Here is some interesting information on the making of mul cotton that I found online. Mul cotton is better known as mulmul or muslin. It is believed that this method of weaving cotton can be traced back to even before the Indus valley civilization. What makes this fabric special is the almost magical process of weaving it. Cotton fibres are separated and spun into strong threads. The lightest and the most delicate fibres are separated and are then spun into muslin thread. These are then woven into fabrics by skilled weavers.
Muslin weaving was much more complex in the past and involved many unique tools that look primitive but worked like magic. The upper jaw of a catfish was used to initially clean the cotton before spinning. To separate the lightest fibres, a Dhunkar (a bamboo bow) was used, which when strung in a distinctive way made the lighter fibres rise above the heavier ones. This process gave the title ‘woven air’ to the muslin fabric. Weavers famously wove on looms that were at ground level and operated the looms from pits dug in the ground. Even during the Mughal era, the muslin fabric was seen as a symbol of power for its finesse.
History is full of anecdotes to prove the awe that the muslin fabric generated. Emperor Aurangzeb is said to have chided his daughter Zeb-un-Nisa for appearing naked in the court when in reality she had been wearing several layers of the muslin cloth! Such was the fabric’s delicateness. The almost invisible fabric had made an Arab traveller in the 10th century remark that the degree of fineness is such that a garment can be drawn through a ring of a middling size.
Saree #68: A mehendi green art silk
This saree is an art silk in contrasting colours of mehendi green and navy blue. I wore it to a morning wedding. Artificial silk or art silk is any synthetic fibre which resembles silk, in its lustre but typically costs less to produce.
Saree #69: A Bhagalpuri tussar saree
These are photographs from 2010 when I was in Philadelphia as a FAIMER Fellow. FAIMER stands for Foundation for Advancement of International Medical Education and Research. The first picture shows the entire Indian contingent from the two batches. Sucheta Dandekar and I am wearing sarees. Mine is a Bhagalpuri tussar silk. The second pic is with John Norcini who is the wonderful President of FAIMER. The third is with some of our international friends and faculty. The last one is with Ray Wells, our faculty at Philadelphia. Memories of a fun evening after all the hard work.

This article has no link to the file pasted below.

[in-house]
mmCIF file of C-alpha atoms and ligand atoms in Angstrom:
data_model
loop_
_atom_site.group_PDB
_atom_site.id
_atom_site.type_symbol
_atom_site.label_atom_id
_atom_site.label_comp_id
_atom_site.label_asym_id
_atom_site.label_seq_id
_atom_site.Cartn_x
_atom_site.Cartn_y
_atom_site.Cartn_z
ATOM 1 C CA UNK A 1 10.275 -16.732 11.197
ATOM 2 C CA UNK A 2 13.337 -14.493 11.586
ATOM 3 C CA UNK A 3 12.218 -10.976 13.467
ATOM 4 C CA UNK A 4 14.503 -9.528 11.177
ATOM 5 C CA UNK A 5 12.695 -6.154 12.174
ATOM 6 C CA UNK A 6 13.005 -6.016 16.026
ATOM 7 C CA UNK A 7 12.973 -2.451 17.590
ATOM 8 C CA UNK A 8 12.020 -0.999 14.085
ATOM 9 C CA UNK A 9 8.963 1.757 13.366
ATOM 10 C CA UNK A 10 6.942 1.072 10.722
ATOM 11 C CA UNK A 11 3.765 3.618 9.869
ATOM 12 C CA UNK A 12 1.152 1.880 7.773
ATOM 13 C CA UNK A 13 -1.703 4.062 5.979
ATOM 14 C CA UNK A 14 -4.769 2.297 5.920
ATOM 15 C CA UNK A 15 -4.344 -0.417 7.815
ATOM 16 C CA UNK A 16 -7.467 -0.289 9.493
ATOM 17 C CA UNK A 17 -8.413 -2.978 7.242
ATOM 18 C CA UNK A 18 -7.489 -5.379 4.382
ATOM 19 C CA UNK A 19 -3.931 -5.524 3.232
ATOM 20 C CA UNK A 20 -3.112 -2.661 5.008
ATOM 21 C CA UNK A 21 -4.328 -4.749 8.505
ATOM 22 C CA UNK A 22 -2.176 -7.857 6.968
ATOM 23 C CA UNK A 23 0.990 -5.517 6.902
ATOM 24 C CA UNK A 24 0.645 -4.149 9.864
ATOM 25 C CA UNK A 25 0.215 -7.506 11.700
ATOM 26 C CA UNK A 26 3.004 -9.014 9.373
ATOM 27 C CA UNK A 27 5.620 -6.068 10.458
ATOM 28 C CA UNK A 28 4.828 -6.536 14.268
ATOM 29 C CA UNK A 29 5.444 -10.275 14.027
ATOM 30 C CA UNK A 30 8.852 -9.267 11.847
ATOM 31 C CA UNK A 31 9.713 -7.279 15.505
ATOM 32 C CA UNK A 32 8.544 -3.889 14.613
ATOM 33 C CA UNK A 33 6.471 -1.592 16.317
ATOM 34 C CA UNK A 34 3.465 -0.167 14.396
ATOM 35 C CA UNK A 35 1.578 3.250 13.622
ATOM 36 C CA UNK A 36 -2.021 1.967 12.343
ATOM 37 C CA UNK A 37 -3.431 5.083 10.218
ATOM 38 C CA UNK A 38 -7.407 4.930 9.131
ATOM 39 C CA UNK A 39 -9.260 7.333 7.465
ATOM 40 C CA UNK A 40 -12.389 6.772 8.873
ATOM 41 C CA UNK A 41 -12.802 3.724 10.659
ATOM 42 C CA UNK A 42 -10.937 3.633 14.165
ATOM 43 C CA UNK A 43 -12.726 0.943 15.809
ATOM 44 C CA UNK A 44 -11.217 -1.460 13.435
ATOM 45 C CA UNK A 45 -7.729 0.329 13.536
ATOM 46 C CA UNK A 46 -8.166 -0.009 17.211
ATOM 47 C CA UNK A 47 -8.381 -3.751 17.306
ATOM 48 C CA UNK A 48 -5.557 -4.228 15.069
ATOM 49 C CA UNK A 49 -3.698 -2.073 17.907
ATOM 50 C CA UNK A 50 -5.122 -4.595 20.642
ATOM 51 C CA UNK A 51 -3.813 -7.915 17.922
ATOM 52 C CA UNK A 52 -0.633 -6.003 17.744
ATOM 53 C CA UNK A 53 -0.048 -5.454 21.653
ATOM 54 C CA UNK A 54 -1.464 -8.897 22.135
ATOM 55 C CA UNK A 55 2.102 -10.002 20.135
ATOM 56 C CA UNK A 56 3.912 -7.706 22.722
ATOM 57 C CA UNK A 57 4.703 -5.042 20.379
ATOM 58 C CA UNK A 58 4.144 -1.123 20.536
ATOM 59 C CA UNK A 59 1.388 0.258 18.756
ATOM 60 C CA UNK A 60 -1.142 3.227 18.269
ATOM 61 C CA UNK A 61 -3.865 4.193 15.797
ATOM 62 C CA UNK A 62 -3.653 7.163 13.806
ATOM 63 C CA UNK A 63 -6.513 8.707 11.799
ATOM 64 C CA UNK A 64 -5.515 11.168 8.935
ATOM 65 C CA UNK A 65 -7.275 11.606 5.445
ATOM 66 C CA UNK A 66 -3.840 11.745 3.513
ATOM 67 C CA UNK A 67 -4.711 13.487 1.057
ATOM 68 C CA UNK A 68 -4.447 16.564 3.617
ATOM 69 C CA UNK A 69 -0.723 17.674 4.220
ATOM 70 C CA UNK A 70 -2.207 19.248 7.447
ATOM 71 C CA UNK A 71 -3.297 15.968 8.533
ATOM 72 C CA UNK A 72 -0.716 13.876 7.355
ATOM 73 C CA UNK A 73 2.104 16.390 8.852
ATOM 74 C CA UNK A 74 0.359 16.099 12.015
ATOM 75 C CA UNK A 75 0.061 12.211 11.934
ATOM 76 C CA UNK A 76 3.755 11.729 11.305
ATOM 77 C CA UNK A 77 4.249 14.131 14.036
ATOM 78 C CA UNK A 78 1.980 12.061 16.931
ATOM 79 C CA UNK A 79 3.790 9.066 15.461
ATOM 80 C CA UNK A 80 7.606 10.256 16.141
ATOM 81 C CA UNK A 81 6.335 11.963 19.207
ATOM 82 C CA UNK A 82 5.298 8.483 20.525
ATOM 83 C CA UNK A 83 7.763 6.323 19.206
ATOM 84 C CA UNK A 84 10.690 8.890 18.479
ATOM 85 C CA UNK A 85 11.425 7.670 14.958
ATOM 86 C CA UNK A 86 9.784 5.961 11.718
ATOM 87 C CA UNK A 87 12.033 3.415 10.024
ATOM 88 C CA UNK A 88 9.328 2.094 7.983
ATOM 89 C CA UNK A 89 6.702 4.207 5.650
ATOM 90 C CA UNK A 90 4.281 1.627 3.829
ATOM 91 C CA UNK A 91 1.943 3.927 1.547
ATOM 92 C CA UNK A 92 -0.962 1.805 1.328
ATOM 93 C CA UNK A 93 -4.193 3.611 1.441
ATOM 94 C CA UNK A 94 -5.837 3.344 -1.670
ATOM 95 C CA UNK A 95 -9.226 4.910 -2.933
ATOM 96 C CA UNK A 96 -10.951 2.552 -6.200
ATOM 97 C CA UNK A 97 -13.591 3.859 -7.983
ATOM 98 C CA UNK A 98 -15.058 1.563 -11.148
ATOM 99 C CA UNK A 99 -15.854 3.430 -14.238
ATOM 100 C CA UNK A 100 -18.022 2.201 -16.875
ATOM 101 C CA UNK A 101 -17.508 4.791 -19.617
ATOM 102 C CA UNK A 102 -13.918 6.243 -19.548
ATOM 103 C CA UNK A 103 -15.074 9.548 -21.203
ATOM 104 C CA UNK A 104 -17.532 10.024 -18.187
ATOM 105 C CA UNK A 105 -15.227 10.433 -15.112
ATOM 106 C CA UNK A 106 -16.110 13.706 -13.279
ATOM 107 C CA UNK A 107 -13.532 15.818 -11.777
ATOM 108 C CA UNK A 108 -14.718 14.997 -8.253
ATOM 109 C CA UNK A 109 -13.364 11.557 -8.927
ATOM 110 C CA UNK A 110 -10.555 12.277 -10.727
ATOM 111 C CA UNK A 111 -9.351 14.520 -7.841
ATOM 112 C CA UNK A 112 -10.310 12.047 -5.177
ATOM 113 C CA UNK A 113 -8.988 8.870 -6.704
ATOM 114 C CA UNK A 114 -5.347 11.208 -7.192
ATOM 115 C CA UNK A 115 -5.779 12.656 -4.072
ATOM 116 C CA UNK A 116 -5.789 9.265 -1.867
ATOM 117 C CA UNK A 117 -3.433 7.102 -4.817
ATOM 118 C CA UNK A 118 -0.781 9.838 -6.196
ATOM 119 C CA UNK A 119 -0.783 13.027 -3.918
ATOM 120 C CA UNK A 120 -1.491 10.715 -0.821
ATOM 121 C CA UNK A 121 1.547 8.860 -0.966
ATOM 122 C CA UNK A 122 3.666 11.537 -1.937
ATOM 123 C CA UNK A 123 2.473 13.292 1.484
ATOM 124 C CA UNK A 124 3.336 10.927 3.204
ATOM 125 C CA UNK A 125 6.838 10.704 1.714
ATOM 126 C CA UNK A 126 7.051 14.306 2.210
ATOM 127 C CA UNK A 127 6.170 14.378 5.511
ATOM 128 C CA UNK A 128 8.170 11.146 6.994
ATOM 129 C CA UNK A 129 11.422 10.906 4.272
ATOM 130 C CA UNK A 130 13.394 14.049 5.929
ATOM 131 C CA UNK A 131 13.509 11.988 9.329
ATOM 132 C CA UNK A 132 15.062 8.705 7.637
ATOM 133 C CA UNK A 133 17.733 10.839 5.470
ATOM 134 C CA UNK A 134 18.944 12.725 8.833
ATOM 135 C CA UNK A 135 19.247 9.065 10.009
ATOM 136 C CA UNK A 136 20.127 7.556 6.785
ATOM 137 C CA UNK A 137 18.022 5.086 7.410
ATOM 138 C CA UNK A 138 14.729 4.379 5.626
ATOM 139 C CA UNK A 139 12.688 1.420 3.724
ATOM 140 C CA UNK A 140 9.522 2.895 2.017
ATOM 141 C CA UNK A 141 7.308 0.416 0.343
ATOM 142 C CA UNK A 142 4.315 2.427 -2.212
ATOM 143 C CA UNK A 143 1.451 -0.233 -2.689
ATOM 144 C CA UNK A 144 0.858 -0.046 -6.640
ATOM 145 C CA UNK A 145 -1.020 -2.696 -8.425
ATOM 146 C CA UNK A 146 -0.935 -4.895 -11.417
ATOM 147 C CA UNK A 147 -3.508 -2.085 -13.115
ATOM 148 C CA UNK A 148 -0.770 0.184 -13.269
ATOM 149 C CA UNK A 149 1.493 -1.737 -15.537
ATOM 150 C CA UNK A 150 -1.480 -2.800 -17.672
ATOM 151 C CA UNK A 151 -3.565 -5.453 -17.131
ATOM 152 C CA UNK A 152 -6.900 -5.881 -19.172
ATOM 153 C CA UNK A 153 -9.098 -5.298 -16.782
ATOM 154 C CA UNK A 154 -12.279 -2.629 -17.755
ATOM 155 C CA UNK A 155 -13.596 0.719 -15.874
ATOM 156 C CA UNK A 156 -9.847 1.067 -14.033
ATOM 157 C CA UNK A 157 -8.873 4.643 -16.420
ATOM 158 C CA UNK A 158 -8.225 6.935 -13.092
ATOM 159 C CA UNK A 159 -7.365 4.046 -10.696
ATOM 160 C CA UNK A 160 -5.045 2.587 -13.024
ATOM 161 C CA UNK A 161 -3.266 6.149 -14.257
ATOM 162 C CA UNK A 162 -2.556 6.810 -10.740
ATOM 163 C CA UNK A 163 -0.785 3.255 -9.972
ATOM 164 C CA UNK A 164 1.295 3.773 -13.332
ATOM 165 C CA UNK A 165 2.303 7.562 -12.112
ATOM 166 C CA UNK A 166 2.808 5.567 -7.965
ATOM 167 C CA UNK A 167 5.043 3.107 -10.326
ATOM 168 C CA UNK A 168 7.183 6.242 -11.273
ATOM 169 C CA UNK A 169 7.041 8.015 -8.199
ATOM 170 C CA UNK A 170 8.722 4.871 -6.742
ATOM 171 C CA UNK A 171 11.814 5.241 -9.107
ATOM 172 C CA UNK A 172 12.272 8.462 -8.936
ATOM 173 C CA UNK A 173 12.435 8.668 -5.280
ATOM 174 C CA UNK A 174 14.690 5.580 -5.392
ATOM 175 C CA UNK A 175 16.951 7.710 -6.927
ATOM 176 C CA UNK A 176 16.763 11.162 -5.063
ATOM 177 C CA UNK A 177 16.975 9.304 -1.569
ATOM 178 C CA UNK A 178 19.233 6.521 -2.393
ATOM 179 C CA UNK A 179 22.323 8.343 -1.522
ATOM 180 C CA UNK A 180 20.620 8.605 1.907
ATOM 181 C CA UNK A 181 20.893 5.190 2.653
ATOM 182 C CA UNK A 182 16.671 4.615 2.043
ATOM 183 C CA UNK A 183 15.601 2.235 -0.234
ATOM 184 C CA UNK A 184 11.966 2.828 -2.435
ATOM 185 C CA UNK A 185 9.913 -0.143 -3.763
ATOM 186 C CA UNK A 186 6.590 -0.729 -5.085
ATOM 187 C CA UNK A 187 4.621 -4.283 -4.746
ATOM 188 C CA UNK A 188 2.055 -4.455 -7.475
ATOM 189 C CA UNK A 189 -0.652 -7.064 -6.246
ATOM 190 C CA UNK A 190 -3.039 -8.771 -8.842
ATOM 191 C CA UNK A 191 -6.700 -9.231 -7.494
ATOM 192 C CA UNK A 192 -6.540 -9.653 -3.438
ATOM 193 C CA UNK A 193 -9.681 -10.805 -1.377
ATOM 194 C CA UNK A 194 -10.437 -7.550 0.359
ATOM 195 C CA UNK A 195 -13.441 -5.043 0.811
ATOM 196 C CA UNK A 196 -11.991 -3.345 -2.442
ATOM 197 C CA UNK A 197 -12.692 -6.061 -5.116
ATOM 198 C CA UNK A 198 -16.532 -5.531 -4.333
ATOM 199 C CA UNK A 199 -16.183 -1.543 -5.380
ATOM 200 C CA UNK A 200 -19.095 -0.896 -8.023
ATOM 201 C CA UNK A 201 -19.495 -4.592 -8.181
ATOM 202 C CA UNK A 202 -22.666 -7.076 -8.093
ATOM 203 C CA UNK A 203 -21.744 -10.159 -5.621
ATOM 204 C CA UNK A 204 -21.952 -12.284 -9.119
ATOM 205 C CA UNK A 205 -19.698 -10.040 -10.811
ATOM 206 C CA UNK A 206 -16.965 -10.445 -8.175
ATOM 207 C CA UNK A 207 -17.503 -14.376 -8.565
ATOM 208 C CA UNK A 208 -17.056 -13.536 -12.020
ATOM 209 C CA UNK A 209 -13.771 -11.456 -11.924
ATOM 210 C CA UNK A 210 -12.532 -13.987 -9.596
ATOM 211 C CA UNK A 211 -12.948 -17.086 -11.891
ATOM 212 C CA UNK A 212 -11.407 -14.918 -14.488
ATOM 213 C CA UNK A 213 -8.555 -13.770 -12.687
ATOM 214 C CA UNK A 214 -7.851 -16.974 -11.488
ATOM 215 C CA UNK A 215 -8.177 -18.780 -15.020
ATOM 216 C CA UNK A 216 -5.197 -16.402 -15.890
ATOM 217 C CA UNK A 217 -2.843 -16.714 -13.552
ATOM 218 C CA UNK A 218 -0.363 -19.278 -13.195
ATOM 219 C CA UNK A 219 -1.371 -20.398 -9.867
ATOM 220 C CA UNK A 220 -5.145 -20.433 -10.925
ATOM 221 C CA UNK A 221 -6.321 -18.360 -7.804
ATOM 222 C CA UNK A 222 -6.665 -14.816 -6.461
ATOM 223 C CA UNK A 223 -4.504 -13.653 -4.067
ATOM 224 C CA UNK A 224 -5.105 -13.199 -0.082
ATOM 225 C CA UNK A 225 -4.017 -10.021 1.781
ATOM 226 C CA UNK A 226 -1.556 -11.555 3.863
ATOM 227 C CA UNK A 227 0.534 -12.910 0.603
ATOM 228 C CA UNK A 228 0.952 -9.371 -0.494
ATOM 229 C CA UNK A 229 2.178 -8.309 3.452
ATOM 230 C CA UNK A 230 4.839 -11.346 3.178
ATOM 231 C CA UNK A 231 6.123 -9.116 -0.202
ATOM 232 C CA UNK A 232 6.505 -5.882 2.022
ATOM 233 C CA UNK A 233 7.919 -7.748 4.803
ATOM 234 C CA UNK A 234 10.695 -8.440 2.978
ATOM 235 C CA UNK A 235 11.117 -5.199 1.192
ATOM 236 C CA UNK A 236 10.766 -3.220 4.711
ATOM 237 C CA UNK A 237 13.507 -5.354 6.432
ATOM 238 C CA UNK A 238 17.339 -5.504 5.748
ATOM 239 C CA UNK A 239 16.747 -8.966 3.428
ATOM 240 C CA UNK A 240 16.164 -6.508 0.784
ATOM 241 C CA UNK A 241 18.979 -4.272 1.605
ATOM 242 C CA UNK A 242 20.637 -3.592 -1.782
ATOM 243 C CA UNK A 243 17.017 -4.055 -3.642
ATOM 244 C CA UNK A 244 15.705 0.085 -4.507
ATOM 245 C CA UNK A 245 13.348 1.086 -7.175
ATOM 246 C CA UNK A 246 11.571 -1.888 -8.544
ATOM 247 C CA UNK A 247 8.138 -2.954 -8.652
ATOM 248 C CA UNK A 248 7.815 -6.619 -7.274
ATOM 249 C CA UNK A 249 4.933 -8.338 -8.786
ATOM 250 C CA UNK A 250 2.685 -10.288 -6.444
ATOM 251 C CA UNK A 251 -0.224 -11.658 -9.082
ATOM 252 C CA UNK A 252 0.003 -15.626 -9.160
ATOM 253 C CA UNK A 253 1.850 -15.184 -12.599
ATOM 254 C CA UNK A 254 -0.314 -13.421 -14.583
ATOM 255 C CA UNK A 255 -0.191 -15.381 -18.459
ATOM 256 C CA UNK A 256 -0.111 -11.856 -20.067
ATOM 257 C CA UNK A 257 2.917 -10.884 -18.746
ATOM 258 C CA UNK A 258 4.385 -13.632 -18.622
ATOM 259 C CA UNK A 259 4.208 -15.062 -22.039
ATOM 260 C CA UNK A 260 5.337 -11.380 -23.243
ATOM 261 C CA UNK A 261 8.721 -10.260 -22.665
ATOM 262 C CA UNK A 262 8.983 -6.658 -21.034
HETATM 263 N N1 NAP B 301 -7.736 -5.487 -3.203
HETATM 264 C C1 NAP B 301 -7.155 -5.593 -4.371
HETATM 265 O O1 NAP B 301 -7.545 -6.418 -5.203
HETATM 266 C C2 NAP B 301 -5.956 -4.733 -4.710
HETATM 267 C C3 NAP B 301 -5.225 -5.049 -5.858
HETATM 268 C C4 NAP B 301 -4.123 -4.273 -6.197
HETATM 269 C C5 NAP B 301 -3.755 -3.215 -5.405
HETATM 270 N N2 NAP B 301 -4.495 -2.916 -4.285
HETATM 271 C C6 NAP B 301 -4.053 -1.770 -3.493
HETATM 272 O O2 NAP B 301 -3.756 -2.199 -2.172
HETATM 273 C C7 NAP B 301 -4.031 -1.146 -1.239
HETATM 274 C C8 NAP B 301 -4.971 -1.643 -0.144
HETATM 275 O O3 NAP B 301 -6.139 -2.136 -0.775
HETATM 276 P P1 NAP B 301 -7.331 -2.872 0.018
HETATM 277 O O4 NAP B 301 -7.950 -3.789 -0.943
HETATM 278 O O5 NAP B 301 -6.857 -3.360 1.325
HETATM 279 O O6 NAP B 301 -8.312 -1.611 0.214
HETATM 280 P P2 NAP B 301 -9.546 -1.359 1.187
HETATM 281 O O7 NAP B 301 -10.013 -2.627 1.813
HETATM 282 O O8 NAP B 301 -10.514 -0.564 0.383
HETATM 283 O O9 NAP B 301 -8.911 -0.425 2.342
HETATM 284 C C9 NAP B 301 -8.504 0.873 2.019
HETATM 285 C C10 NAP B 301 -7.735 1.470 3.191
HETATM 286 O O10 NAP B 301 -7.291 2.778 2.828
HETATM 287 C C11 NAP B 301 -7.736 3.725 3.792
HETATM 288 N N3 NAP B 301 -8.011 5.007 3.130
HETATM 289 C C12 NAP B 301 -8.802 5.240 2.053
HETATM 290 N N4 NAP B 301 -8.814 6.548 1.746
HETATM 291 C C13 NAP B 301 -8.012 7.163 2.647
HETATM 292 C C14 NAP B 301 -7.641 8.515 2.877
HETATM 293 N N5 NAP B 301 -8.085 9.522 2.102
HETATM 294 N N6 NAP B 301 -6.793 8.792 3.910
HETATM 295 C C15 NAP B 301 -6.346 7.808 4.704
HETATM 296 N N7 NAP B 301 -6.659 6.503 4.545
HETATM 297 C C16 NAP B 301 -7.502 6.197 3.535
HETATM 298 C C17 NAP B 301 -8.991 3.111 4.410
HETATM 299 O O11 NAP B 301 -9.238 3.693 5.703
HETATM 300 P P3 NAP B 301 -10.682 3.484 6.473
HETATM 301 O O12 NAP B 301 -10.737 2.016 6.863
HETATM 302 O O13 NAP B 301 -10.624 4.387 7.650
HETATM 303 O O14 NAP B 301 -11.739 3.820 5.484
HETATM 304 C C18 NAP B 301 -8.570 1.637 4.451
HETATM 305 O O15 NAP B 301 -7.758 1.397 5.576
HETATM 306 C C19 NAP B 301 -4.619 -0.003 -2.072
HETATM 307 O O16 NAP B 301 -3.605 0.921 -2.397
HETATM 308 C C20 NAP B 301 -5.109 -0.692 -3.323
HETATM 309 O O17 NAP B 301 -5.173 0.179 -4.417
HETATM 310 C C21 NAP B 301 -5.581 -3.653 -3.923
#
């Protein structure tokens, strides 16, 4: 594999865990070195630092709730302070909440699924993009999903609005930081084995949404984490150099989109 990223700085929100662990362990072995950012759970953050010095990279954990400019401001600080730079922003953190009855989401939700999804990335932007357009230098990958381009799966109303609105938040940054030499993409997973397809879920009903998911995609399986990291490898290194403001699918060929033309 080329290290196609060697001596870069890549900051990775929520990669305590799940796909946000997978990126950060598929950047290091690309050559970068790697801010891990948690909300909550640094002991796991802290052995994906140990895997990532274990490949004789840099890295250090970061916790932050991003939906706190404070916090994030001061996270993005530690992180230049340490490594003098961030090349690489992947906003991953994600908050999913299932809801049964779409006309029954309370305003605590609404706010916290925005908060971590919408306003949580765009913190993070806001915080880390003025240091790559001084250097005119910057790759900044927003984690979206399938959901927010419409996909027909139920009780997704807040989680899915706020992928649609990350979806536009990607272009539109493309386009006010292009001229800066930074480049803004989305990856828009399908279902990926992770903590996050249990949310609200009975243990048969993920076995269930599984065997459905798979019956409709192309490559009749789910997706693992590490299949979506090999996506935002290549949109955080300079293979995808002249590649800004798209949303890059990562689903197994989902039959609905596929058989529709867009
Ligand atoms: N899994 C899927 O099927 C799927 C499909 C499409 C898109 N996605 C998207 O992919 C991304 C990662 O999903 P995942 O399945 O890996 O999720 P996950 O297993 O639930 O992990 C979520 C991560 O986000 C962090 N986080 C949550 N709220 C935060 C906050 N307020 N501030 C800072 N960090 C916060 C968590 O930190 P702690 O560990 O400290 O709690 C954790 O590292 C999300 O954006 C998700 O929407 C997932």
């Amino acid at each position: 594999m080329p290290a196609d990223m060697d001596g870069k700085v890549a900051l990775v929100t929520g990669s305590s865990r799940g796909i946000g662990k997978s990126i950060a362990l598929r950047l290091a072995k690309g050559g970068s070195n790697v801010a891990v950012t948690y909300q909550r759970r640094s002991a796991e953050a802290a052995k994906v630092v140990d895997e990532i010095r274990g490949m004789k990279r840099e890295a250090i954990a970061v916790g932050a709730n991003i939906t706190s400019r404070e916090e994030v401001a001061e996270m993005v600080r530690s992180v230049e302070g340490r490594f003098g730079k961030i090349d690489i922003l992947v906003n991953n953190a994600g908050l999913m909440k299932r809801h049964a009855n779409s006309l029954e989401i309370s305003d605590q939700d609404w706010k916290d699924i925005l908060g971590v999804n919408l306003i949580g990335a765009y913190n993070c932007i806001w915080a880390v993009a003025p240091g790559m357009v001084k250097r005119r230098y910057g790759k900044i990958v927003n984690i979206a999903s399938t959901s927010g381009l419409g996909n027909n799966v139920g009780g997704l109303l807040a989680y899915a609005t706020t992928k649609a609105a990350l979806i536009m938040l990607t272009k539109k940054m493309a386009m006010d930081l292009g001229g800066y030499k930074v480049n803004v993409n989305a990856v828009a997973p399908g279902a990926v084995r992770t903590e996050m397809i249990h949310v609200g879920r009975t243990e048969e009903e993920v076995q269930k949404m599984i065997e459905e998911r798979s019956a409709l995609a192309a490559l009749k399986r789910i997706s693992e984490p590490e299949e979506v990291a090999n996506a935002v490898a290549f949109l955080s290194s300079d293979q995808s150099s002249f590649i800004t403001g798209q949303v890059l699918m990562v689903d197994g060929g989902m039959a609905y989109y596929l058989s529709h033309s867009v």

Saree #70: A Chettinad handloom saree and a Presidential visit
17 August 2019 was a special day for us at the Mahatma Gandhi Institute of Medical Sciences at Sevagram. 2019 is our Golden Jubilee Year. The Hon’ble President of India, Shri Ram Nath Kovind visited our institute and inaugurated a new auditorium complex. The First Lady, Mrs Savita Kovind, the Hon’ble Governor of Maharashtra, Shri C Vidyasagar Rao and the Hon’ble Chief Minister of Maharashtra, Shri Devendra Fadnavis also accompanied him.I was lucky to get the opportunity to compere the whole programme. Thankfully everything went off smoothly. You can see the whole programme here. As always the Doordarshan cameramen don’t think the compere is important, so I am not seen, but my voice over can be heard throughout.
What was the icing on the cake was when President Kovind suddenly paused on his way out, praised my compering and turned more effusive with compliments than I expected. It is the longest I have spoken to any President of India. I was beaming for the next two hours thinking of his comments! Sorry about posting more photos than necessary, but I was excited!
The saree I chose for the occasion was an off-white Chettinad handloom with pink and gold woven motifs. Accessorized with some clay jewellery.